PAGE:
But the strengthening of ties between Byzantium and the emerging Russian state only proceeded in fits and starts. Shortly thereafter, in 907, prince Oleg of Kiev attacked Byzantium to guarantee Rus trade rights with the empire. This was followed in 941 by a campaign led by Oleg's successor Igor, who also attacked Byzantium with a view to secure trade rights. Ultimately they were repulsed by the Greek fire, but undeterred Igor again led a force against Byzantium in 943. The emperor quickly agreed to reinstate the basic principles of the treaty struck after Oleg's original campaign, and Igor departed without entering the city.
Shortly after Igor's death at the hands of a regional tribe harried by his unceasing appetite for tribute, the Byzantine missions gained an unexpected convert. Sometime between 954-956 Igor's widow Olga, mother of Svjatoslav, is baptized in Byzantium. But upon assuming power Svjatoslav rejected Christianity and began a fierce offensive against neighboring kingdoms.
After defeating the Khazars to the southeast, Svjatoslav turns west in 968 at the behest of the Byzantine emperor to attack and defeat the Bulgarians along the Danube. He returns abruptly to Kiev as it falls under attack from the Pechenegs. Repulsing the Pecheneg onslaught, Svjatoslav decides he no longer wishes to remain in Kiev, and returns to Bulgaria to dethrone tsar Boris II and set up a capital at Pereiaslavets on the Danube. Svjatoslav's plans are thwarted when, in 971, the new Byzantine emperor defeats the Bulgarians, now allied with Svjatoslav, and reinstalls Boris II. Svjatoslav is forced to surrender and come to terms: he must cease his attacks on the Byzantine Empire, particularly in the Crimea, and must send military aid when requested. As Svjatoslav returns from Bulgaria to Kiev, he is attacked by the Pechenegs on the Dnieper. He is killed and his skull used by the Pecheneg leader as a drinking vessel. The Russian throne falls to Svjatoslav's son Jaropolk, who maintains power for less than a decade before being deposed by his brother Vladimir.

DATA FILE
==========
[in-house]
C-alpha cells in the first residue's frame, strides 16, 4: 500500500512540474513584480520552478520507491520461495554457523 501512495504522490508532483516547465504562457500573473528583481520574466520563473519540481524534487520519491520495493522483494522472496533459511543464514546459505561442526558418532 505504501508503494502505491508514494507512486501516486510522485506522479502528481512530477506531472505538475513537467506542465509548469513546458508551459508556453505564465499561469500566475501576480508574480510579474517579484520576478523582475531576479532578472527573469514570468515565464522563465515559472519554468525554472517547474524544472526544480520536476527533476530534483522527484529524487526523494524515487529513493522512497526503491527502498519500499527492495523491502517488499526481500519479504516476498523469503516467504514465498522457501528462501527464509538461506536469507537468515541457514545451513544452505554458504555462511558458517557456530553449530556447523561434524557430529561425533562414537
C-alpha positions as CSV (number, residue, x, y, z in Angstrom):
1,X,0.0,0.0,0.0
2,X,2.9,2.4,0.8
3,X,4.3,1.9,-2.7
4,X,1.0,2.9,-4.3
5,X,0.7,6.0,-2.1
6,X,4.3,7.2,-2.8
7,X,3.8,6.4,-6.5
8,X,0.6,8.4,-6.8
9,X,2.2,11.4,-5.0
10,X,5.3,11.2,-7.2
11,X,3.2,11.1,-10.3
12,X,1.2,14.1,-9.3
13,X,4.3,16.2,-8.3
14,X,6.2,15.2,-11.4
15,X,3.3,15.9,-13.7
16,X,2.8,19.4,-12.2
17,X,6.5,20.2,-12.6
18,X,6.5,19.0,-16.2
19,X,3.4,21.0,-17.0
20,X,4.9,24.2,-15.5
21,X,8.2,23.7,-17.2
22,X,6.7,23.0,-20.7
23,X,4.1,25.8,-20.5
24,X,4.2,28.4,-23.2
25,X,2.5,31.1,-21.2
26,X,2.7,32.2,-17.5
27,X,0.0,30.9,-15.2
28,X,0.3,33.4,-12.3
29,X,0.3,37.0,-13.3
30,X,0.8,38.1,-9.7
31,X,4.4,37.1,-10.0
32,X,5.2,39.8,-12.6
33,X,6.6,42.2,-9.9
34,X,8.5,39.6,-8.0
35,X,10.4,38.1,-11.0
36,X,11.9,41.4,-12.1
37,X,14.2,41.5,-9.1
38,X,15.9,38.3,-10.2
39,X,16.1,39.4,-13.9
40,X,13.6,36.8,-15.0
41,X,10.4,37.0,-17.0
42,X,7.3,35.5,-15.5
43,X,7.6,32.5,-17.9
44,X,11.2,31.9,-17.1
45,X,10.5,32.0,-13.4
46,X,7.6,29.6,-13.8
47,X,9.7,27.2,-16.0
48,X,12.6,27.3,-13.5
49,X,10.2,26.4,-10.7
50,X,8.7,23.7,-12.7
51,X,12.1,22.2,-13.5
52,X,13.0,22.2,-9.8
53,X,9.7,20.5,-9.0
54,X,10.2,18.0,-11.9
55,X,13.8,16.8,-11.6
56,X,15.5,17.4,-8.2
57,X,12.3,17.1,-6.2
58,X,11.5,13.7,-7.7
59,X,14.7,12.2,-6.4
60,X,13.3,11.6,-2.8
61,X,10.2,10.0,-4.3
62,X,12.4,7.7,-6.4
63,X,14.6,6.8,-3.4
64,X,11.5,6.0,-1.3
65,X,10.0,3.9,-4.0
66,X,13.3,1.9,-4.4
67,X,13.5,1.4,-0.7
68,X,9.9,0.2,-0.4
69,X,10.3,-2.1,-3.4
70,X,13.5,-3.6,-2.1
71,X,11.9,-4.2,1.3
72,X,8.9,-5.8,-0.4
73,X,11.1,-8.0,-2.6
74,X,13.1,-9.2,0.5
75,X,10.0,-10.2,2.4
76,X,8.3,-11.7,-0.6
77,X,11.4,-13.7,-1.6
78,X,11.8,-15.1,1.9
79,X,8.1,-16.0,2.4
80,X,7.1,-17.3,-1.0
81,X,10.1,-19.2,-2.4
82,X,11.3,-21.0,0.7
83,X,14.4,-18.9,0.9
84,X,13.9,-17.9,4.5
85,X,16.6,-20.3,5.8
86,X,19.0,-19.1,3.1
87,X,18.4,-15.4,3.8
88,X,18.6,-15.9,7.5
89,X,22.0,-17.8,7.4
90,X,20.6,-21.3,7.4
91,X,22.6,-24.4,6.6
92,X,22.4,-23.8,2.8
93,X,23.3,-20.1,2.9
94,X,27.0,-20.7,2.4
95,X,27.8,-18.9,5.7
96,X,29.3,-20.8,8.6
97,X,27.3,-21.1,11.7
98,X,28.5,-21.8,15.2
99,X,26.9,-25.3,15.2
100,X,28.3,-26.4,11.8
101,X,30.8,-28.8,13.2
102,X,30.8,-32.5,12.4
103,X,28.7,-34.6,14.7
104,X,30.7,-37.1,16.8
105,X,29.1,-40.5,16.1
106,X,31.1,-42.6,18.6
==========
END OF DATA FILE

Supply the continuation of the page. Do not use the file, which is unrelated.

This is the sequence of events leading up to Vladimir's decision to convert to Christianity. The Primary Chronicle recounts the process by which he arrives at his decision. Briefly, Vladimir sends envoys to the centers of practice of the major religions: Islam, Judaism, Western Christianity, and Eastern Orthodox Christianity. The envoys are impressed with Byzantium's Church of St. Sophia, and their report convinces Vladimir to accept Eastern Christianity. Vladimir subsequently attacks Cheronesus in the Crimea, and in exchange for not attacking Byzantium in the same fashion, he wins the hand of Anna, the Byzantine emperor's daughter, in marriage.
The Primary Chronicle therefore portrays the decision as a wise comparison of the major religions of the surrounding regions, in which Vladimir bases his decision on the obvious superiority of Byzantine worship. But the Primary Chronicle leaves out some crucial details (Majeska, 2009):
It seems plausible, therefore, that Vladimir's decision was informed not only by a sage comparison of faiths, but also by the political exigencies that often force the hand of forward-leaning leaders. In particular we can isolate at least four different factors surrounding Vladimir's conversion that likely pushed him toward Byzantium (Majeska 2009):
Vladimir would not have been immune to consideration of the obvious benefits. On the one hand, as a Christian Vladimir would gain respect throughout the other European empires. On the other hand, by marrying Anna, Vladimir would immediately gain higher status than Otto II. The drawback, of course, was that to marry Anna Vladimir would have to accept the Eastern Orthodoxy. But Vladimir had likely already decided to do this. So finally, in 989, Vladimir declared Eastern Christianity the national religion of the Rus.
The passage below describes how Olga, not content with the punishment exacted, seeks further retribution with Derevlian visitors. Having done all she can to the envoys of the Derevlians, she determines to visit destruction upon the Derevlians in their own land. She couches her answers to the Derevlians' inquiries in oblique references to hide her intents, and she once more exacts revenge on the unsuspecting nobles. The extract lists lines 71-101.
71-74 - poslavši ōlĭga kŭ derevlęnomŭ reče imŭ, da ašče mę prositi pravo, to prišlite muža naročity, da v velicě čti pridu za vašĭ knęzĭ. eda ne pustętĭ mene ljudĭe kievĭstii.
74-77 - se slyšavše derevlęne sobraša sę lučĭšie muži iže derĭžaxu derevĭsku zemlju. i poslaša po nju.